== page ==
Any good facility manager worth their salt will tell you that regular maintenance is cheaper and a smarter financial decision than solely fixing things when they break. In addition to the financial costs of repairs, there is problem of production loss caused by unplanned downtime when an asset fails. But, with as important and crucial to a facility’s staff and the company’s bottom line as preventative maintenance is, could there really be such a thing as too much of it?
Affective Preventative Maintenance
One of the prime objectives of a good preventative maintenance program is to prevent equipment failure before it happens by performing regular, routine inspections and pre-emptive repairs. But, after preventative maintenance, some equipment can sometimes stop working correctly. There are a few different reasons this can happen:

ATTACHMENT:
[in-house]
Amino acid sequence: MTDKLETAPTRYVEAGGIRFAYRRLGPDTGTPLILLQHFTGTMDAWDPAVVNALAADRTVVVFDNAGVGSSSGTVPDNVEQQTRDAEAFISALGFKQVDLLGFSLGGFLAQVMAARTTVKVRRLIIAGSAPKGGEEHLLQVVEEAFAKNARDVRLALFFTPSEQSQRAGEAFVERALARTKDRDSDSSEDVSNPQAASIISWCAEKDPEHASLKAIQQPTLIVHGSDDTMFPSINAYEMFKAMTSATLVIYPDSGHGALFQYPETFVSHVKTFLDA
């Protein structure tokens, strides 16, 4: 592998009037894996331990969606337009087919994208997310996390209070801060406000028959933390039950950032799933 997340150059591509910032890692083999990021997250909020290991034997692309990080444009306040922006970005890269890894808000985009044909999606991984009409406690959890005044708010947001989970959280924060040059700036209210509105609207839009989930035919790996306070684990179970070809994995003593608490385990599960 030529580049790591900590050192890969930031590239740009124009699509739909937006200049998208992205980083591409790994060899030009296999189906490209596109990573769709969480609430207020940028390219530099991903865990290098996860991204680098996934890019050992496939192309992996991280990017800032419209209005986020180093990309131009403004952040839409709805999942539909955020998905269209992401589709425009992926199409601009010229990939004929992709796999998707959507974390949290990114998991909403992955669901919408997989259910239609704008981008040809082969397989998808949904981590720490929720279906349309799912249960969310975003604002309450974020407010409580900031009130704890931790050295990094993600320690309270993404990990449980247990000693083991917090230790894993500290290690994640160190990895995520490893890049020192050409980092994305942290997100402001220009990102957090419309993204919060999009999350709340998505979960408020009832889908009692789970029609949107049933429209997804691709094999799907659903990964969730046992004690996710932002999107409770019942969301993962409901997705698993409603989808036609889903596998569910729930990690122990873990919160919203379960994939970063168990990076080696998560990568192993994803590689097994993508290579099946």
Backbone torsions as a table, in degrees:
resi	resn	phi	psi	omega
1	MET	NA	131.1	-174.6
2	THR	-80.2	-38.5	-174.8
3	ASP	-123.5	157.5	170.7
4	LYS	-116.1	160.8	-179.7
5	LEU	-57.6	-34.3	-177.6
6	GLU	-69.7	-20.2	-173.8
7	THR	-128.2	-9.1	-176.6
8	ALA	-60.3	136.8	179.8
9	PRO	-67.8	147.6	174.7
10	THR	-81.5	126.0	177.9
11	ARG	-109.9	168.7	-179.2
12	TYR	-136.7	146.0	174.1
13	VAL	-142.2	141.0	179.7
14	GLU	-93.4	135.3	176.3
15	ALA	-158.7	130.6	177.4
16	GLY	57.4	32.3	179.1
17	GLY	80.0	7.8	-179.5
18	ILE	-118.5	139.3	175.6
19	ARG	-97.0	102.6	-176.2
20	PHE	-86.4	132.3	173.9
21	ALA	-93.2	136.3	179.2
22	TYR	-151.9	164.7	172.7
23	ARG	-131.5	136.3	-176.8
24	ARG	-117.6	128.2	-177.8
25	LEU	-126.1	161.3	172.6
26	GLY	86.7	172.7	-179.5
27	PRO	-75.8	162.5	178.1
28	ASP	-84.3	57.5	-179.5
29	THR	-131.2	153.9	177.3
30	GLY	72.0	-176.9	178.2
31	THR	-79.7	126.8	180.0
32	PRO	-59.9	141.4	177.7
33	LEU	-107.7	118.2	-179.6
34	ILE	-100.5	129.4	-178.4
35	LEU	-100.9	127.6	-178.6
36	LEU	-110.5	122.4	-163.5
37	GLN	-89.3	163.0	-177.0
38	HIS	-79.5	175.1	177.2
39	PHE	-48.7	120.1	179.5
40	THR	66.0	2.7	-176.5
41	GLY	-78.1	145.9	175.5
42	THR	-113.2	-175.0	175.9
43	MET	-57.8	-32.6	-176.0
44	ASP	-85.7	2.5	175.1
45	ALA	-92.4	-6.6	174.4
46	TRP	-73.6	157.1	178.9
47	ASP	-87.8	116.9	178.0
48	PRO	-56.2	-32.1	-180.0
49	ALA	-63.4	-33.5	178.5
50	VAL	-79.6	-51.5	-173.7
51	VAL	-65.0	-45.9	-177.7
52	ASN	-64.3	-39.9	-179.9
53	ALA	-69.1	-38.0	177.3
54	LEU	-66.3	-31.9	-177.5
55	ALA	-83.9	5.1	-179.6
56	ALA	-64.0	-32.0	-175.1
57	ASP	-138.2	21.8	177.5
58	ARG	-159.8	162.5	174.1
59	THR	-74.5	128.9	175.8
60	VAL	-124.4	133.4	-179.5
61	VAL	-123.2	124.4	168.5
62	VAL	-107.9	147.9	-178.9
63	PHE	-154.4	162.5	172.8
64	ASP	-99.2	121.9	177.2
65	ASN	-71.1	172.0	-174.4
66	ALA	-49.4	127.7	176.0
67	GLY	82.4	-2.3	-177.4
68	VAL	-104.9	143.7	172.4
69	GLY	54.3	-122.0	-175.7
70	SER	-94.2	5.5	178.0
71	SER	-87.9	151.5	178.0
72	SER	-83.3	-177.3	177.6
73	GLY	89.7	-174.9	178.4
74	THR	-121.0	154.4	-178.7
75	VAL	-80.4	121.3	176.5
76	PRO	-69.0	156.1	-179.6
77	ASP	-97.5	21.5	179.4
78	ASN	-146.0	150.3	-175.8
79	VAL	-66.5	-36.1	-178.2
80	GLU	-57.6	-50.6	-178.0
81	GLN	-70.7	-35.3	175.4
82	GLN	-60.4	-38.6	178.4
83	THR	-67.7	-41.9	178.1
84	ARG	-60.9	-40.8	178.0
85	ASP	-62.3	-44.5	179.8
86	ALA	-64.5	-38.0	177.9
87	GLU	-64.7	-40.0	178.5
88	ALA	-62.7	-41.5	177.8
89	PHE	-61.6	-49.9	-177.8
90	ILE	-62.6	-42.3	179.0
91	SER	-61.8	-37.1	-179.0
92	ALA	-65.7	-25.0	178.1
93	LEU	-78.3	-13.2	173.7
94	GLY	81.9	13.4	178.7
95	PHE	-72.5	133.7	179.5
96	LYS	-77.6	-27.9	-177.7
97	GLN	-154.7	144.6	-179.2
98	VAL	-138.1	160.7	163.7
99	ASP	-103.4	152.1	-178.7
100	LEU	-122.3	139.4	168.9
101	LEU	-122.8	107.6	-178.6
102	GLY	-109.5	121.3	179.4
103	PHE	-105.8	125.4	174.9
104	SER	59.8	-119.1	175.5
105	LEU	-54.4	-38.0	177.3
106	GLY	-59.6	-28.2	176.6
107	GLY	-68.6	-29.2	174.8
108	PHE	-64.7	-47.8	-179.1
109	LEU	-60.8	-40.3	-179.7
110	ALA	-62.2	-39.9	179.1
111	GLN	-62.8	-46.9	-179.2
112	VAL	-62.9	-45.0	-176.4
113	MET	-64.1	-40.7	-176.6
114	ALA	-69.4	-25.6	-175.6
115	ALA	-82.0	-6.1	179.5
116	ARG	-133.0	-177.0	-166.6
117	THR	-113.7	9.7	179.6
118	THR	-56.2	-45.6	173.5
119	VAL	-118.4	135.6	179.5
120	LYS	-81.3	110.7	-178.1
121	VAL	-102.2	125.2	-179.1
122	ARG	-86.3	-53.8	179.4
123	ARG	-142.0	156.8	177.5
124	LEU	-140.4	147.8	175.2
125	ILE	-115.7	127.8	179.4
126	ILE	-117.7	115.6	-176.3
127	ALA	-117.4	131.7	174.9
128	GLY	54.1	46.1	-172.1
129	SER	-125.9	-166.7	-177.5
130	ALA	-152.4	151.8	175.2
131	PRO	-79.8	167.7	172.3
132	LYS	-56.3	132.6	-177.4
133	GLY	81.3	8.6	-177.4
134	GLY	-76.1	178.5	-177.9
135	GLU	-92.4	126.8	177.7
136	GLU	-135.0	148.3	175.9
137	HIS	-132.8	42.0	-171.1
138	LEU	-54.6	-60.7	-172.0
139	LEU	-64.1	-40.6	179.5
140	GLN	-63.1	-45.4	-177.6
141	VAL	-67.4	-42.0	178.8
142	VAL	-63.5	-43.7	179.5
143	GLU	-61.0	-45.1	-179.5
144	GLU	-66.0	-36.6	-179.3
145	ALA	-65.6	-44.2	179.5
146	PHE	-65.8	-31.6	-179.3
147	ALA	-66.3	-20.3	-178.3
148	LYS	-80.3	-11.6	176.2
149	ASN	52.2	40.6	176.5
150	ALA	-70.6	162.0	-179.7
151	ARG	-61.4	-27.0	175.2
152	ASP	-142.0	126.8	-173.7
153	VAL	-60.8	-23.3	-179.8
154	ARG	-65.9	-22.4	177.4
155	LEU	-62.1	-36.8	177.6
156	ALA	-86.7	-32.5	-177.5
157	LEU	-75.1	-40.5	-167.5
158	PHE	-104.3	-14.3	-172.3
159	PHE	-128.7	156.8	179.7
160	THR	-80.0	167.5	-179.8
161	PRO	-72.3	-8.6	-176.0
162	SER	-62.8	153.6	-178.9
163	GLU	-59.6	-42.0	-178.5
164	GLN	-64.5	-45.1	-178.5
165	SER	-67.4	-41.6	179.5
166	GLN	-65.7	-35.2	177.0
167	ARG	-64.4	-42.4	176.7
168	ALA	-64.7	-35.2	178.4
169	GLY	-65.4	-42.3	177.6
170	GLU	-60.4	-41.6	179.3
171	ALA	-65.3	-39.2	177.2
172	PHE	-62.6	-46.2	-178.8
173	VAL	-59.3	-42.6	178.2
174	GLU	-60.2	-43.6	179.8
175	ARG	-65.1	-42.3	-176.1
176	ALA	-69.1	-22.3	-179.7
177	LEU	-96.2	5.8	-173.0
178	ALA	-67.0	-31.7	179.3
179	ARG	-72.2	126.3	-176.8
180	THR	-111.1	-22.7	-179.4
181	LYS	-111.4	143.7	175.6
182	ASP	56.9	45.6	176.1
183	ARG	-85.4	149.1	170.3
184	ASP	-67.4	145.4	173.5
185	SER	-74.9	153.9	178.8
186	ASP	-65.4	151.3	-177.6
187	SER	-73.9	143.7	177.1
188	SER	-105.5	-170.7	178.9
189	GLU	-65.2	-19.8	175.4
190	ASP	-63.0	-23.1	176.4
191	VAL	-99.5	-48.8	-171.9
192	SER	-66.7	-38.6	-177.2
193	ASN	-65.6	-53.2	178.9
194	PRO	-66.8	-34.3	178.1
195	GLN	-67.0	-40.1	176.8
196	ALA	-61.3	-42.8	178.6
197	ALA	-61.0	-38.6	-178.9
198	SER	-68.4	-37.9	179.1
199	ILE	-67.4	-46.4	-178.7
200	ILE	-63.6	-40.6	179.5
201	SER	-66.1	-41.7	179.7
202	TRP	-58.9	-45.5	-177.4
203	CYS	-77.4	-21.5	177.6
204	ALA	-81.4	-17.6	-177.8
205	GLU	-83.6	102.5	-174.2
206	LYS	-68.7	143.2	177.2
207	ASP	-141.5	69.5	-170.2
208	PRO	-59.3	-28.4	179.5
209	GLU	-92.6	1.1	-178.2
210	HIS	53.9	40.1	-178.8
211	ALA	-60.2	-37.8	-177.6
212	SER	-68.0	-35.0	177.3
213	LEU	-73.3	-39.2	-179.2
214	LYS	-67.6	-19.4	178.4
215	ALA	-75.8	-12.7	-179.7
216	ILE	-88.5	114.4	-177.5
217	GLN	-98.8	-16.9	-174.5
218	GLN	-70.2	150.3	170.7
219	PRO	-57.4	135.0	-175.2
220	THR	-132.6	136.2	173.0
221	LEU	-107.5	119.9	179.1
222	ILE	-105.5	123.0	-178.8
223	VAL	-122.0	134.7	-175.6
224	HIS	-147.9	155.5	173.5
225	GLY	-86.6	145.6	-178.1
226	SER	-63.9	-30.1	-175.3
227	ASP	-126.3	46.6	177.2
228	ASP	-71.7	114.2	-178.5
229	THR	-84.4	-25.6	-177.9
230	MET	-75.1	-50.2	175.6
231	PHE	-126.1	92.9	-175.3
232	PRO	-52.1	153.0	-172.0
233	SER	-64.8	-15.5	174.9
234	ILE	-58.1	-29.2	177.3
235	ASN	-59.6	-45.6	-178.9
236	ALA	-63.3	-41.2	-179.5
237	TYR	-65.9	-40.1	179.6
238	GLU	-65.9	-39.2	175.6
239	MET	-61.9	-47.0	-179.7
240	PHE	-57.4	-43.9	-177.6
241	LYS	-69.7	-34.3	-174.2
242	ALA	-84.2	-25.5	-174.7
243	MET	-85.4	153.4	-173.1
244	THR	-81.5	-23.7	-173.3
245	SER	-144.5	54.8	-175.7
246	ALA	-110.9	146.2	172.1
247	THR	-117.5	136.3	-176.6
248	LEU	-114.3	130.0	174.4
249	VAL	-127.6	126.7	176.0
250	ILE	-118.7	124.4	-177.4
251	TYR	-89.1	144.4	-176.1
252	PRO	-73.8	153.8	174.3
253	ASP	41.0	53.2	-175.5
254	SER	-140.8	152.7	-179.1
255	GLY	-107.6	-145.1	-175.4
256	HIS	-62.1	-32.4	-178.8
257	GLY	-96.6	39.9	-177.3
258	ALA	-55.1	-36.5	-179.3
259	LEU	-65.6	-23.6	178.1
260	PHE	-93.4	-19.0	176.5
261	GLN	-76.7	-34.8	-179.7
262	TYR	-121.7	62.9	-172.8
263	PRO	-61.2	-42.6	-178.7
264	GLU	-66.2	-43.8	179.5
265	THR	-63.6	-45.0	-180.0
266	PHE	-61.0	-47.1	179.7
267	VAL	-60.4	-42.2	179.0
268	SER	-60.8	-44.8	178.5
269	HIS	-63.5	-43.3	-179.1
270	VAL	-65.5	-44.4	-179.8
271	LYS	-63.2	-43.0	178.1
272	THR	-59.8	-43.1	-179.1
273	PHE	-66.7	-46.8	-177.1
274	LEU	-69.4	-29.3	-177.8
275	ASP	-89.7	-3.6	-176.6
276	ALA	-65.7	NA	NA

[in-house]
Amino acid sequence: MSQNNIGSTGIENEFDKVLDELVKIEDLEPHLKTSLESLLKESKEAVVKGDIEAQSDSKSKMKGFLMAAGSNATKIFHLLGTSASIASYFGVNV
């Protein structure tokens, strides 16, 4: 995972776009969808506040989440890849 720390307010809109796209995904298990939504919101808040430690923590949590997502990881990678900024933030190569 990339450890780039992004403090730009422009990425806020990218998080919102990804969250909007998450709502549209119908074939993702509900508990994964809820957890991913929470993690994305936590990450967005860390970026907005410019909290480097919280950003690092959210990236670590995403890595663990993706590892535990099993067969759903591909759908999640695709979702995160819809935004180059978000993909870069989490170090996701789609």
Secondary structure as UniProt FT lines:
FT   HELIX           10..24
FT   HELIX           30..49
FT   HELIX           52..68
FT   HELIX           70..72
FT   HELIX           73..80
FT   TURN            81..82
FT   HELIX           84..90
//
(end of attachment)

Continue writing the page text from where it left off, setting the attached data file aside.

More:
- Faulty replacement parts leading a mechanism to work incorrectly or stop working altogether
- Improper installation or repair processes which lead to problems that result equipment in failure
- Damage caused during routine maintenance can occur that is initially unnoticed, thus causing the equipment to have a problem or fail completely
- Lengthy, prolonged maintenance work, which can cause problems for equipment designed to be in constant use
Examine and Respond
A thorough and exhaustive review of your preventive maintenance program can oftentimes lead to big efficiency improvements, leading to shorter periods of downtime and higher overall efficiency, both for the facility’s equipment and its workers.
Want to know more about preventative maintenance? Look no further than the maintenance experts at MaintenX!